125: 3rd Place Match: #2 Thomas Gilman MAJ DEC (12-4) #4 Tim Lambert (Nebraska)
157: 3rd Place Match: #6 Brian Murphy (Michigan) DEC (2-1 OT) #5 Edwin Cooper, Jr. 
174: 5th Place Match: #2 Alex Meyer DEC (4-1) #6 Micah Barnes (Nebraska)

Iowa also went 2-1 in their third- and fifth- place bouts to wrap up consolation bracket action. Gilman got things going with a major decision win over Nebraska's Lambert, an extra point that proved very important given Iowa's narrow margin over Ohio State in the final team standings.  Again, Gilman came out very focused in the consolation bracket and took care of business in impressive fashion.  Well done.  Cooper came up short against Michigan's Murphy in Iowa's other 3rd-place match.  He used a good ride in the second period to rack up over 1:30 of riding time, but wasn't able to get an escape soon enough in the third period to preserve that riding time point.  The match ultimately went to tiebreaks, where Murphy got an escape and Cooper didn't. Neither man did much from the neutral position throughout the match.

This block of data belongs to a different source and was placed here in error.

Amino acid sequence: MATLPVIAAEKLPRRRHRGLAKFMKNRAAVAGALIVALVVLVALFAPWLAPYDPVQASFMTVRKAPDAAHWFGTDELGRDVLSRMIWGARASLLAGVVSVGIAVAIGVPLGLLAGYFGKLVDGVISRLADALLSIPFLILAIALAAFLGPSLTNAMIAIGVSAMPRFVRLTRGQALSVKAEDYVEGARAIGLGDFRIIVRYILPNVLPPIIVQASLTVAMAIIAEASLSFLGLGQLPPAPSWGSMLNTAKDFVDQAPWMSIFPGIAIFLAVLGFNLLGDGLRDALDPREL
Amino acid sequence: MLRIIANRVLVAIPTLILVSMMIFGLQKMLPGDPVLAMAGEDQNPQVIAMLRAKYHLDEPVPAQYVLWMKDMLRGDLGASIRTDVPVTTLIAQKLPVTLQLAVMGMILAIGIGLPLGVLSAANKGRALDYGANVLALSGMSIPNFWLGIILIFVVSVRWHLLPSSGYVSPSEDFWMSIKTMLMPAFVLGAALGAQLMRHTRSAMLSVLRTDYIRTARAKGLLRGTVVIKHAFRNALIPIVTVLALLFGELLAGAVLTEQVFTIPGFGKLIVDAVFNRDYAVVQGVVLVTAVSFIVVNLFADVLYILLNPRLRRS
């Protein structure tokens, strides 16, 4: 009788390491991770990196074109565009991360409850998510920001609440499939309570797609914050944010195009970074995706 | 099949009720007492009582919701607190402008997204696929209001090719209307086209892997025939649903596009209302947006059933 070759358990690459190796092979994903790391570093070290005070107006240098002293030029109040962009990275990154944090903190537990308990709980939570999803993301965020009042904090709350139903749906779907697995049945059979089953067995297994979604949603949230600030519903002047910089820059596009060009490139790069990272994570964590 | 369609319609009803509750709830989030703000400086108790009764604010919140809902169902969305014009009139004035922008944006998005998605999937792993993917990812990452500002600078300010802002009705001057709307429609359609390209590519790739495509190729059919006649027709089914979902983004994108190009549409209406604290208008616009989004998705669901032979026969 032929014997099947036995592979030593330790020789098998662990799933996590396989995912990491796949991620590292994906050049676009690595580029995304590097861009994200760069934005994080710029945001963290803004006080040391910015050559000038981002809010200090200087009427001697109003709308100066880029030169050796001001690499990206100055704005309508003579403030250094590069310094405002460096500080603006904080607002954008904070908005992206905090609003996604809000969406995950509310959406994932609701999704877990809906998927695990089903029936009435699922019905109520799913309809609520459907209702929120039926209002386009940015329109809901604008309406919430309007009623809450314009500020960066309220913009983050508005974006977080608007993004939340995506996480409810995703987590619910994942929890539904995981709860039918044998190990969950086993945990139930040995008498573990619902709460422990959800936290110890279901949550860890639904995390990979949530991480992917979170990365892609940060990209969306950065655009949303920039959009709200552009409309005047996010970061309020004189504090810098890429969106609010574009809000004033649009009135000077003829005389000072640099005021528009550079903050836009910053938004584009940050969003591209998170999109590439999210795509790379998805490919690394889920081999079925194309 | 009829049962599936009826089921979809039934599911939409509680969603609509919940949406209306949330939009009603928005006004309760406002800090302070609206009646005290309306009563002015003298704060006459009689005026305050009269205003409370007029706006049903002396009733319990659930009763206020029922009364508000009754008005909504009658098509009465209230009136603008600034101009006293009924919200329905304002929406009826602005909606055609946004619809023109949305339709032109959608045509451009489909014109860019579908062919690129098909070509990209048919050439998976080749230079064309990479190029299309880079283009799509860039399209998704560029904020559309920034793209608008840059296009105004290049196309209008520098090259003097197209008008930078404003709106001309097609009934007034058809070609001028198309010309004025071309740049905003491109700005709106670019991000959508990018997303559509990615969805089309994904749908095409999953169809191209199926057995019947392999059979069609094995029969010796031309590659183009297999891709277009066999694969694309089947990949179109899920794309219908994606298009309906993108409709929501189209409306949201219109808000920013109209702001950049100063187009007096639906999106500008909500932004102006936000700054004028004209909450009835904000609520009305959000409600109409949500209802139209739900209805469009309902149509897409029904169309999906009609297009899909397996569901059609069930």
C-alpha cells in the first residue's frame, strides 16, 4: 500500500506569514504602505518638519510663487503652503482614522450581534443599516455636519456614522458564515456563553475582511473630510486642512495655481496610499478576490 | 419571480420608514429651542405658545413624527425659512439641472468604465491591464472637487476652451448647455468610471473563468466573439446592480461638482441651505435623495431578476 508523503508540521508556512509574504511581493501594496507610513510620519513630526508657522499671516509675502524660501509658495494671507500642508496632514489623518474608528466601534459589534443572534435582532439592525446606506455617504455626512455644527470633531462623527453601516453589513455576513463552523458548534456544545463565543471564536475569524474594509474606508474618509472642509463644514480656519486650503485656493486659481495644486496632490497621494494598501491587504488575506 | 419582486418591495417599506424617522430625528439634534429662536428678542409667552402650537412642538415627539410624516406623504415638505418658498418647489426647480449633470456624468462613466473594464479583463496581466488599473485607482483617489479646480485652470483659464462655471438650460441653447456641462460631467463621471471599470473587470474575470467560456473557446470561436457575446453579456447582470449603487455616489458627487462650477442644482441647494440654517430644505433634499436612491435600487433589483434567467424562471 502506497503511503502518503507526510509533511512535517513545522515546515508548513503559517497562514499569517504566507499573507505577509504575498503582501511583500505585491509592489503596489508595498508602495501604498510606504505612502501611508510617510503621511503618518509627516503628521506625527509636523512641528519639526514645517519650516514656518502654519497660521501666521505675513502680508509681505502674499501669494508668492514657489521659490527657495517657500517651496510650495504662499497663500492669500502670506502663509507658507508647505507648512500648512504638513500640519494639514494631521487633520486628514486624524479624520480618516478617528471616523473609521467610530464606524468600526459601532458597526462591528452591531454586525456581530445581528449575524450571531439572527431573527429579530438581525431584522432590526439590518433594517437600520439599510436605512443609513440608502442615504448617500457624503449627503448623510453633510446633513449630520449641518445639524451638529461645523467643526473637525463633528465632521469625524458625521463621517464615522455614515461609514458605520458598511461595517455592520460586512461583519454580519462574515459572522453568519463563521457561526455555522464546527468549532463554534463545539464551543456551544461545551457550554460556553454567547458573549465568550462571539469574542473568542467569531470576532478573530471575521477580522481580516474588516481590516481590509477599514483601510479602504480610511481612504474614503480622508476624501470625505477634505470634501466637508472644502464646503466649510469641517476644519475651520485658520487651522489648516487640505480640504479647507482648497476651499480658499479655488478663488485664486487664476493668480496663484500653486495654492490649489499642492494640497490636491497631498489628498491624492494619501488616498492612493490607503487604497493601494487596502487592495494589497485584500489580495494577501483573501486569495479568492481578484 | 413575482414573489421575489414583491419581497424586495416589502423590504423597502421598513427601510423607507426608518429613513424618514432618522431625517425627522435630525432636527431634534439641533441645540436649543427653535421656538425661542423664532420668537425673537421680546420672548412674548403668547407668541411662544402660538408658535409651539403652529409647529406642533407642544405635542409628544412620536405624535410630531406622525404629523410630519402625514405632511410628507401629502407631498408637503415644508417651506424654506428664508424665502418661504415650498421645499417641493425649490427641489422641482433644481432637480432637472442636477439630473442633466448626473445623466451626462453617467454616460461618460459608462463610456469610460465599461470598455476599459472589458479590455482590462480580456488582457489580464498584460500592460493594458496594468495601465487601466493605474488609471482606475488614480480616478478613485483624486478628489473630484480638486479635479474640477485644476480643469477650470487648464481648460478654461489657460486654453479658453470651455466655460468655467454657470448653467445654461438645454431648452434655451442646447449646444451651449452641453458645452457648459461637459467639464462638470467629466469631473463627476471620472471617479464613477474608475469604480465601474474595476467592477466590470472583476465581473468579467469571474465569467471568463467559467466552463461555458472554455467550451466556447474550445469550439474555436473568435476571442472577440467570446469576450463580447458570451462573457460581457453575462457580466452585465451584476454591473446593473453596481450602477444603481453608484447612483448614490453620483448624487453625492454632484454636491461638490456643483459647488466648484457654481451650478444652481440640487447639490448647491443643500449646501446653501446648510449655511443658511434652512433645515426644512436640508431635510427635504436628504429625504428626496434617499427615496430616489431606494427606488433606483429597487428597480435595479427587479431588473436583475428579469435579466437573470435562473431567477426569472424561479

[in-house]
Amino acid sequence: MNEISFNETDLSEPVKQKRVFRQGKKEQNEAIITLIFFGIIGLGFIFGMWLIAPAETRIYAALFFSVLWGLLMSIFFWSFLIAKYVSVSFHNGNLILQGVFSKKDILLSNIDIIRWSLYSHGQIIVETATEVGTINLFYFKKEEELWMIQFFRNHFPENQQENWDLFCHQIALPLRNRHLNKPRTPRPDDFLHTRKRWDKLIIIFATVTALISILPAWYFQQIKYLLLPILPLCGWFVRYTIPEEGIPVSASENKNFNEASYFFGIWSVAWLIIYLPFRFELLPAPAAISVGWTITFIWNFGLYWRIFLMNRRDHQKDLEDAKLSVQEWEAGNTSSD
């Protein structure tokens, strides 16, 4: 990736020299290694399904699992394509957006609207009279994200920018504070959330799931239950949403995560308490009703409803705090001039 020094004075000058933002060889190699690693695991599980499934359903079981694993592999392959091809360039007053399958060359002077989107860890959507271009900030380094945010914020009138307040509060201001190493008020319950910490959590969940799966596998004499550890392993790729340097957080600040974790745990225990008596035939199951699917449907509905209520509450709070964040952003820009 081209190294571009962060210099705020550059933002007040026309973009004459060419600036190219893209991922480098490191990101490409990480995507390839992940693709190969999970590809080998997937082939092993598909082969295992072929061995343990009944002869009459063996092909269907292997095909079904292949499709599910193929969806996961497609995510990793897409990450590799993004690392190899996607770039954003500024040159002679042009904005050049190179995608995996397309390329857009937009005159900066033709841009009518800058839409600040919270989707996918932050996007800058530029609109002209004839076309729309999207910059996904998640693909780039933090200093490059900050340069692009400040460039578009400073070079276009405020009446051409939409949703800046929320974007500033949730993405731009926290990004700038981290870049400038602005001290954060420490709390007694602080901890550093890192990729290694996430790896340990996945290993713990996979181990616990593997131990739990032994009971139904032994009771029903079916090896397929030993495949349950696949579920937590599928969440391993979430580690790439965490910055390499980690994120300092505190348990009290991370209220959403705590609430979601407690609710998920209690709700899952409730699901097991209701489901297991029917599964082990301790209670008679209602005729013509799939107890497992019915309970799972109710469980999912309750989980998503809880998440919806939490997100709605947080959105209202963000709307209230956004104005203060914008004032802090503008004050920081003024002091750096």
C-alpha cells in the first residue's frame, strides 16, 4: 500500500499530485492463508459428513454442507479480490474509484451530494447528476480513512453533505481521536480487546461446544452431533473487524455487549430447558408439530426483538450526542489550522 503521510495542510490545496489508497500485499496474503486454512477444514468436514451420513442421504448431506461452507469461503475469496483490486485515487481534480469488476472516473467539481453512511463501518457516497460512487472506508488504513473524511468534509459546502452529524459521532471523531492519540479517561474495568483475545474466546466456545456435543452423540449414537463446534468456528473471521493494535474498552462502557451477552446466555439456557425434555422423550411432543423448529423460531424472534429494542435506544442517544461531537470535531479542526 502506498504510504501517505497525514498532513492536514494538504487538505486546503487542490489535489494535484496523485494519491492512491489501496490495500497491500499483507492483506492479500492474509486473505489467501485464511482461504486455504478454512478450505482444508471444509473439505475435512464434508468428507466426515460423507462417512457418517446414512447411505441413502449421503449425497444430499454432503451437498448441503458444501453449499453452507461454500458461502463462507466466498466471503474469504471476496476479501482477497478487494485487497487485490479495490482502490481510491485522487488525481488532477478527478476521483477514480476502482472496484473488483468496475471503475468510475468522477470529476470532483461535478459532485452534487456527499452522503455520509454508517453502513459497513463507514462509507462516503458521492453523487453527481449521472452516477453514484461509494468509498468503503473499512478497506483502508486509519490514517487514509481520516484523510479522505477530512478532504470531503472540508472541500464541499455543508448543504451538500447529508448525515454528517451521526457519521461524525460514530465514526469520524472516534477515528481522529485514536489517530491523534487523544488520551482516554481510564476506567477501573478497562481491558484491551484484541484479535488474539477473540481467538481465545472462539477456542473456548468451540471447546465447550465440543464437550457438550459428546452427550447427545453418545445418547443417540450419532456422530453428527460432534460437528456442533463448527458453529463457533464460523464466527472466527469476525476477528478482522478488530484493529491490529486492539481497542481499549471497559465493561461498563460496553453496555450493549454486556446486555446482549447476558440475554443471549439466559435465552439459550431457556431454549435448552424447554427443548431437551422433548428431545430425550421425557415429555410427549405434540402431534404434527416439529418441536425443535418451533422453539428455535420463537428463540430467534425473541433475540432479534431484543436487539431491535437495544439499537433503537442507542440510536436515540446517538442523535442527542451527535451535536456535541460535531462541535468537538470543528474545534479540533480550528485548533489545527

Congrats again to Cory Clark and Sammy Brooks for bringing home individual Big Ten titles on Sunday.